Without a proper and thorough understanding of a culture or a social structure (which most foreigners don’t have), it’s often not appropriate (even outside a work context) to challenge the ways of a foreign country. Most of Asia has a tense relationship with the West – crudely, in many cases they want to be rich like us, but they don’t want to be like us, and even when disadvantaged by their social or political structures, they remain loyal to them because that’s their way. Is it our place to try to change them?

    Almost all expats in Asia are there for the opportunities they might enjoy – financial, experiential, etc. So to an extent they’re not there for altruistic reasons. Some (I won’t say many) are there for power or celebrity in one form or another – whether this is the power and celebrity of being a comparably big intellectual fish in a small pond (as an English-speaking specialist in one’s high-tech field, for instance), while others are there for the fact that they’re suddenly richer than 99% of the people around them, with all the social and cultural and, yes, sexual power that brings. This power can go to one’s head, and the danger is that one begins to believe that because they now have a maid and a doorman and a driver, and can afford to eat out every night and send their kid to an elite school that they’re a Big-Shot.

    Rationalisations for complicity in social structures one would never countenance at home are legion: we need a maid because my wife (who can’t work for lack of a visa) is under such stress bringing up children in an alien country, and hey, they wouldn’t be doing it if it wasn’t worthwhile to them; I must haggle every cent down because they’re always ripping me off because I’m a rich foreigner; I need a chauffer because the traffic is so dangerous and so what if my driver is on-call 24 hours a day, that’s the convenience I pay for; my children need to go to an elite school so they won’t be disadvantaged by mixing it with the natives or fall behind on their mother tongue, etc. Part of it is simply experiential curiosity: so this is what it’s like to be a big-shot.

    It’s not all an ugly business, however. Many countries in which foreign expat experts are treated in this way genuinely do need their expertise, their language skills or connections, or at least their presence to grant legitimacy to otherwise perfectly capable local industry. To an extent there is a sense of moral rectitude in driving forward industry in the developing world. However this sense of rectitude is often used as a foil for self-indulgence – a sort of `well, I’m doing good just by being here, so what if I do a few less-good things on the side?’ rationale. It’s this which is destructive, and blindness bred of comfort – the failure to reflect on the true nature of the situations one finds oneself in: that safety often comes from the brutal repression of dissent; or that political stability comes from brutal repression of discourse, or that wealth for some rests on the backs of many others. It’s easy, while `toeing the authoritarian line’ as one is expected to do, to treat people as others in their society might treat them, to do only the minimum necessary when doing a little more would cost little and could change a lot; or to fall into authoritaran modes of thinking as though they’re only natural. It’s easy to do, but ultimately, does that make you any better?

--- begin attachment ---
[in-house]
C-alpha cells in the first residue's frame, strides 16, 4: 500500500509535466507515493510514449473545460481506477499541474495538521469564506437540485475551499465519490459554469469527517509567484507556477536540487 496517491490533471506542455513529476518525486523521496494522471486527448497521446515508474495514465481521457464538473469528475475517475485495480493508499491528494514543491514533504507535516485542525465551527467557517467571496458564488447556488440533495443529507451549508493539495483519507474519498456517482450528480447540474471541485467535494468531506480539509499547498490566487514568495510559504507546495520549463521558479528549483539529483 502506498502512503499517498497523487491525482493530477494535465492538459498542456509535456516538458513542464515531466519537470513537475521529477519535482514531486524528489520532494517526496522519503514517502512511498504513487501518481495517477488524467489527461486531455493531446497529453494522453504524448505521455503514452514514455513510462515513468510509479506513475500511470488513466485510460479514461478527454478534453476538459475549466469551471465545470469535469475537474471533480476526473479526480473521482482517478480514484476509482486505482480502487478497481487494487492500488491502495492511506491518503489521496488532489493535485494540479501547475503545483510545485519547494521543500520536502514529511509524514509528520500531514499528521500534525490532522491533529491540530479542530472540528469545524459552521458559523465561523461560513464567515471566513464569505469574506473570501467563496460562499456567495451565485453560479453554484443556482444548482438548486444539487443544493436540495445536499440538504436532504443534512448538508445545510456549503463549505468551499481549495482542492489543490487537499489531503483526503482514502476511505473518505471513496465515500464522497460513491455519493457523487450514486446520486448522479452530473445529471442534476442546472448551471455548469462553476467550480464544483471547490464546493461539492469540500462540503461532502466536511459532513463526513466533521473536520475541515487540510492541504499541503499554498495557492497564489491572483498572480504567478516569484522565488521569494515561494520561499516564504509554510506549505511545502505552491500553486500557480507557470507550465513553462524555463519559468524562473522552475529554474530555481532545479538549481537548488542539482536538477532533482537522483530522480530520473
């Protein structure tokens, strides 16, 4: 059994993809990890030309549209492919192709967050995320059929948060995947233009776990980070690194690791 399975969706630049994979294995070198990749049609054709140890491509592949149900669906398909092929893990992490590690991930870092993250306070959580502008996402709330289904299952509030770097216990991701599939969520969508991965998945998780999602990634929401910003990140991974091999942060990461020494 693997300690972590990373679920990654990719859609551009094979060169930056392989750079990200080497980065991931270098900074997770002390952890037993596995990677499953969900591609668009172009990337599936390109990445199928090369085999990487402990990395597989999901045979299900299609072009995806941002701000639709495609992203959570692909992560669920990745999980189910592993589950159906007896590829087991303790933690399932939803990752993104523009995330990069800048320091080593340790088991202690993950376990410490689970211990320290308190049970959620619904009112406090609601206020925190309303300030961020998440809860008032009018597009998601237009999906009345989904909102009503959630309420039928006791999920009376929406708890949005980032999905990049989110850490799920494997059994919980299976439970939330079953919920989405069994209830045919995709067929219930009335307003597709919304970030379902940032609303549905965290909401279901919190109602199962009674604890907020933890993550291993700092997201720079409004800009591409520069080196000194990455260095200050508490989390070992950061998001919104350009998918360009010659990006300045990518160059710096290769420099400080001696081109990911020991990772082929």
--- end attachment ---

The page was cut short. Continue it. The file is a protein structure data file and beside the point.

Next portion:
5. Lew: Accepting a foreign post does not imply accepting the local authoritarian culture, particularly in the treatment of others (be it employees or maids). One can “toe the line” without believing in it. Accepting a foreign post knowing in advance that the local regime is despotic and social relations are authoritarian means, in the case of NZ nationals, putting individual ambition before social conscience. The point of the post is that it is bad enough that these “Europeans” whole-heartedly embrace justifications for the authoritarian hierarchy while on-station; it is even worse when they return home and use their “experience” as a model for socio-economic and political reform.